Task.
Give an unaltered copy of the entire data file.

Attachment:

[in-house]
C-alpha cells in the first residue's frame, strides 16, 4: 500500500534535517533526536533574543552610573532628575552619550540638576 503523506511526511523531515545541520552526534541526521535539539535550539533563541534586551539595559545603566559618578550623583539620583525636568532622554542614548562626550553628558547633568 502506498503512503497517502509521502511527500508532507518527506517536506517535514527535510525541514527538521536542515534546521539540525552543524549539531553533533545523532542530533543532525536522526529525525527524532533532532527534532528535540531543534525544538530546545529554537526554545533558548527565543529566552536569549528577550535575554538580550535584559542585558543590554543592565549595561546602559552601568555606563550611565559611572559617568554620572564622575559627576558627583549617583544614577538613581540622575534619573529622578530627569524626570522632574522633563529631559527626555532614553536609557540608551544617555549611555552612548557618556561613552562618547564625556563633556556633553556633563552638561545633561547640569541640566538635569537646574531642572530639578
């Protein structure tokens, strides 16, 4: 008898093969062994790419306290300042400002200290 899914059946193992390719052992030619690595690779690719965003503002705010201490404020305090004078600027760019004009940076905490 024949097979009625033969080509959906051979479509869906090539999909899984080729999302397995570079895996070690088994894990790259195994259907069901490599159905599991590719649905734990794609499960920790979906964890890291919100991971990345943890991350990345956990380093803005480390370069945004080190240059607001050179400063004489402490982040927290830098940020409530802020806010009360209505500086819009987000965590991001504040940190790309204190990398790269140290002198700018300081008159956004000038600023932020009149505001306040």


[in-house]
C-alpha cells in the first residue's frame, strides 16, 4: 500500500534535517533526536533574543552610573532628575552619550540638576 503523506511526511523531515545541520552526534541526521535539539535550539533563541534586551539595559545603566559618578550623583539620583525636568532622554542614548562626550553628558547633568 502506498503512503497517502509521502511527500508532507518527506517536506517535514527535510525541514527538521536542515534546521539540525552543524549539531553533533545523532542530533543532525536522526529525525527524532533532532527534532528535540531543534525544538530546545529554537526554545533558548527565543529566552536569549528577550535575554538580550535584559542585558543590554543592565549595561546602559552601568555606563550611565559611572559617568554620572564622575559627576558627583549617583544614577538613581540622575534619573529622578530627569524626570522632574522633563529631559527626555532614553536609557540608551544617555549611555552612548557618556561613552562618547564625556563633556556633553556633563552638561545633561547640569541640566538635569537646574531642572530639578
């Protein structure tokens, strides 16, 4: 008898093969062994790419306290300042400002200290 899914059946193992390719052992030619690595690779690719965003503002705010201490404020305090004078600027760019004009940076905490 024949097979009625033969080509959906051979479509869906090539999909899984080729999302397995570079895996070690088994894990790259195994259907069901490599159905599991590719649905734990794609499960920790979906964890890291919100991971990345943890991350990345956990380093803005480390370069945004080190240059607001050179400063004489402490982040927290830098940020409530802020806010009360209505500086819009987000965590991001504040940190790309204190990398790269140290002198700018300081008159956004000038600023932020009149505001306040």